I finally got my dining table delivered after three months of waiting. As I salivated over my new dining table, I found that the tall ceiling of my loft really overwhelms the scale of my new table. Being a renter, I realize there is limited amount of what I can do with the space. Yes, I know we all fantasize about having those ingenious custom casework we saw in design blogs. But if you don’t have a carpenter friend or easy to access a wood shop, most people just can’t justify spending that type of money to custom build your own casework for a rental. The key is to find a solution that is easy to execute, scale appropriate and affordable.
Before I go on to describe the solution itself, there are several conditions I think many loft dwellers would relate to.
1) If you ever live in a loft, you will know that the high ceiling and the open expansive space requires spatial division in order to accommodate various daily activities. Without it, unless you are the ultimate minimalist with very few things scattered throughout, your loft would quickly feel like a warehouse with all of your belongings displayed in plain sight.
2) In order to have a spatial impact on a great big loft, these dividers usually need to be substantial in scale for it not to be dwarfed by the high ceiling, Be it a large painting, a substantial light fixture or a series of bookcases, you need several big pieces to delineate the multiple living zones that you have in a loft.
3) The prices of these substantial pieces are usually substantial as well. For instance, I have a 15’ high ceiling. For a piece to be proportional, it would need to be at least 7-8’ high and equally wide in order to create a scale that befitting for a dining room.
Having these considerations in mind, I begin to sketch and 3D model some ideas out. The first idea that I had is a cantilevered multi-purposed wall using plywood and stud framing. It would act as false ceiling to bring about an intimate scale for the dining area and also double as a bouldering wall.
Upon closer inspection, I decided against it due to the lack of tools and space available for assemblage. Many other design ideas were also being vettoed due to similar concerns until I chanced upon a fascinating material called Bendy Ply.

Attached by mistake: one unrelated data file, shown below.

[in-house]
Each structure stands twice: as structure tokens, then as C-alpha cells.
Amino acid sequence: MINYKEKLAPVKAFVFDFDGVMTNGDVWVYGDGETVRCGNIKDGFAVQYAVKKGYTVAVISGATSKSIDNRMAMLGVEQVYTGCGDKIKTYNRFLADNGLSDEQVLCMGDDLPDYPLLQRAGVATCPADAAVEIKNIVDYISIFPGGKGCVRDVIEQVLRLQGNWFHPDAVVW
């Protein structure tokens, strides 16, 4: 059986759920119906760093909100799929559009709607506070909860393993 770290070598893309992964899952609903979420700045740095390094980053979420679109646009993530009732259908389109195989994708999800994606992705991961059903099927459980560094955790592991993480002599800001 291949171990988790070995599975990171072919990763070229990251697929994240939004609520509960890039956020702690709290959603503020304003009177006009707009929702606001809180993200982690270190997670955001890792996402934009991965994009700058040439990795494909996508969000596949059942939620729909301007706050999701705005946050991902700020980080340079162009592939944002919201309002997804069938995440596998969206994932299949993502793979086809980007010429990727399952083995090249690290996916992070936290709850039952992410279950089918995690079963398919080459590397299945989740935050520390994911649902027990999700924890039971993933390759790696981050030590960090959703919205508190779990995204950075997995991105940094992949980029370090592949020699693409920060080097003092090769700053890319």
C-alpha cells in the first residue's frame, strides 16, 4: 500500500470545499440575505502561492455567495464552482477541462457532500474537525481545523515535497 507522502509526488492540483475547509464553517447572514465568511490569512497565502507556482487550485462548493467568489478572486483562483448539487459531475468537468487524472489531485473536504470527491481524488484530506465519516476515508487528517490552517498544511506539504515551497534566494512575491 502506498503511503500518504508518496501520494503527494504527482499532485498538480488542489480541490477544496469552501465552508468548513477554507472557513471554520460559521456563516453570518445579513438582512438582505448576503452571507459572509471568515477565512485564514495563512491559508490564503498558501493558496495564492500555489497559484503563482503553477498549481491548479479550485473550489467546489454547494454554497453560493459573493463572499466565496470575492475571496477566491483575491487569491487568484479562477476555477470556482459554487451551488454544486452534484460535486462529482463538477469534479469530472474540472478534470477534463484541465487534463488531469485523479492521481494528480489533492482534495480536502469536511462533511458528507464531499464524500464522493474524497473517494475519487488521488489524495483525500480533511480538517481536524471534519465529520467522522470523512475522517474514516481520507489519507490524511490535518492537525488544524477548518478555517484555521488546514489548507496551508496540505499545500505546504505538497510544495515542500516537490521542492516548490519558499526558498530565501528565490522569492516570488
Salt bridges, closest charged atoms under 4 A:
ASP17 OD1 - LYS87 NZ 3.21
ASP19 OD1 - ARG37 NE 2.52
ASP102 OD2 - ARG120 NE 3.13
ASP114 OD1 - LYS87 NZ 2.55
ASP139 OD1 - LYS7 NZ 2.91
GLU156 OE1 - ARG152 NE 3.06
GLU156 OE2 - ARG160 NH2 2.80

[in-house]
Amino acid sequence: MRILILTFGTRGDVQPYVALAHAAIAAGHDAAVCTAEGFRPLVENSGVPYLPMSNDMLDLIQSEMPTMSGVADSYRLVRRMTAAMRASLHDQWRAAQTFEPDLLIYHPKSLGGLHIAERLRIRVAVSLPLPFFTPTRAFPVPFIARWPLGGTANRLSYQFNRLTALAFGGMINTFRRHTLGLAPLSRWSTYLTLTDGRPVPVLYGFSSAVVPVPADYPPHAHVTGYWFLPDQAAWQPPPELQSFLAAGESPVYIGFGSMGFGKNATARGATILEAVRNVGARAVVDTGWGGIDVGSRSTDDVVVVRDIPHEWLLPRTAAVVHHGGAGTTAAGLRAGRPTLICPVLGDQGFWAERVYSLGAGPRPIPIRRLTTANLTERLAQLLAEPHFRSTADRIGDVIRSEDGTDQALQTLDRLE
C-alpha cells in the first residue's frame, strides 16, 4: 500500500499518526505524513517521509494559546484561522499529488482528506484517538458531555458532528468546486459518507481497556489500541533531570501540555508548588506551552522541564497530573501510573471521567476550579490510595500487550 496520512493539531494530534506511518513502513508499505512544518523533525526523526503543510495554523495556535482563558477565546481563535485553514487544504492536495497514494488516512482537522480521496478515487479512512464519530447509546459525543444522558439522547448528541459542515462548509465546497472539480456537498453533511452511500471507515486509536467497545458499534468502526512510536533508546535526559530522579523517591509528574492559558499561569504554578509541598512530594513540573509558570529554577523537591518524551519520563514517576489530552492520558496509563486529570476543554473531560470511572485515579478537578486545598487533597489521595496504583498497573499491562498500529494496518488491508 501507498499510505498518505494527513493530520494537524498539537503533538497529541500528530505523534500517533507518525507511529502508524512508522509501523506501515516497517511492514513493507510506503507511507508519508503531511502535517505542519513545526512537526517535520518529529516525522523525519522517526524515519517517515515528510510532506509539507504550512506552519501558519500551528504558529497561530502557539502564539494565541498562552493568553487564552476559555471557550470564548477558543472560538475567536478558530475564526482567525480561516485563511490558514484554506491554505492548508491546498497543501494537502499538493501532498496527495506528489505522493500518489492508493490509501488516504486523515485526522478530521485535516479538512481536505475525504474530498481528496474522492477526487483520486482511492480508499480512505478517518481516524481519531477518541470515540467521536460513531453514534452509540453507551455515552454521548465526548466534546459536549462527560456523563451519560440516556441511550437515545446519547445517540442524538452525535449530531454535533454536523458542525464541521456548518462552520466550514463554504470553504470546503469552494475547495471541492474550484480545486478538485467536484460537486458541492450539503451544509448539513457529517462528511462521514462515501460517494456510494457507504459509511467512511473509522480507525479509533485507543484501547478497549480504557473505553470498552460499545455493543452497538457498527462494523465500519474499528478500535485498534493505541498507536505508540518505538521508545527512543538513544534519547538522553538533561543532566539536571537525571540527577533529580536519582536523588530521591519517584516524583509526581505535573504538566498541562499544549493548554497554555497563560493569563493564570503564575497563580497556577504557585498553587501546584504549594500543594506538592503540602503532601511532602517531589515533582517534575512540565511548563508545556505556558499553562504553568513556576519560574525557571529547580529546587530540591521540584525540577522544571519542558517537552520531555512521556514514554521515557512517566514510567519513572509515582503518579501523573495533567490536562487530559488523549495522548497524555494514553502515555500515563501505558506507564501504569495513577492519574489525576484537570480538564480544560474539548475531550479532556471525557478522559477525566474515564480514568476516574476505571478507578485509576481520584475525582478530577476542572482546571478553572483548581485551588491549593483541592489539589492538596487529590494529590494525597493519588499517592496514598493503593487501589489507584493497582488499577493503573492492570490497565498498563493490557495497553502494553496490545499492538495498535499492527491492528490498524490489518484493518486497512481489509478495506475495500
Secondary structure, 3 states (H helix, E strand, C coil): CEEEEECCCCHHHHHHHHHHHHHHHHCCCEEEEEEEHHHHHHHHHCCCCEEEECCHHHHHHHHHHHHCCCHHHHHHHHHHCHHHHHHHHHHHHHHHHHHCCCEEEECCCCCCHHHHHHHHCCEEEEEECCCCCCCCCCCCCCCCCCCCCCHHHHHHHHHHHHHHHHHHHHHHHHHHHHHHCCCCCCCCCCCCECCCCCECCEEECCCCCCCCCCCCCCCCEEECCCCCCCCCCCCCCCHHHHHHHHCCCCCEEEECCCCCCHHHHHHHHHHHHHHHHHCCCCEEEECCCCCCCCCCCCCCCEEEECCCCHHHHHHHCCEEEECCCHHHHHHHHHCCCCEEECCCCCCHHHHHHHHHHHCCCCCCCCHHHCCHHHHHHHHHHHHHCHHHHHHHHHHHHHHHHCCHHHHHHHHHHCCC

Bendy ply is 1/8” thick plywood made out of poplar. Unlike other plywood, it is flexible without being steamed and molded. You can bend it 180 degree with two fingers in as tight as a 12” radius. It is usually used for cladding curvy surfaces on a piece of casework. The flexibility and the workability of the material is perfect for my situation of being without a workshop nor extensive collection of power tools. I decided to buy 4 sheets of 4 by 8 and took it home.
Of course, once I got home I feel instant buyer remorse. At work, I usually begin the design process with the required programmatic needs and derived a general form accordingly. 99% of the time you know exactly what your end product will look like before you procure the raw material. Very rarely you begin the design process with a specific material without knowing what the general form will look like. But here it is, given that I am essentially making a piece of furniture, why not give it a try to see what you can make this piece of bendy ply into.
Intuitively, the urge is to let the bendiness of the material manifest itself. Rather than using a predetermined frame and clad the plywood on top, the design was to make use of the ever bendability of the wood. The first initial idea was to hang a pendant light from the top of the panel and let the weight of pendant light drives the bending form of the panel. Thus when you can hang something heavy the panel would bend lower and hence gives you a lower ceiling for the dining area. When you take off the heavy pendant light then the panel would revert back to being a wall panel that leans again the wall. It is a very simple idea and I still think it has potential for future projects but as of now, the material that I bought is just too flimsy to support any type of pendant light being hung at all. Without a workshop to calibrate the bendability of the material, it is hard to execute this idea.
The current solution turns out to be a rather primitive spatial intervention. It is basically big wall hanging taken the form of a plywood weave. By simply making notches on the plywood at regular intervals, you can make use the bendiness of the plywood strips and start to weave them together without any substructure. The end result is a series of gradating plywood strips being weaved together. The execution of the panel is simple, only involved a weekend of utility knife cutting and varnishing plywood strips.
In the end, the panel hung over the dining table like an abstract painting, not exactly the interactive object that I envisioned. But when you are building a project for your own apartment, taking a risk is much more fun than following some youtube videos. There is always the next DIY project in perfecting what you want.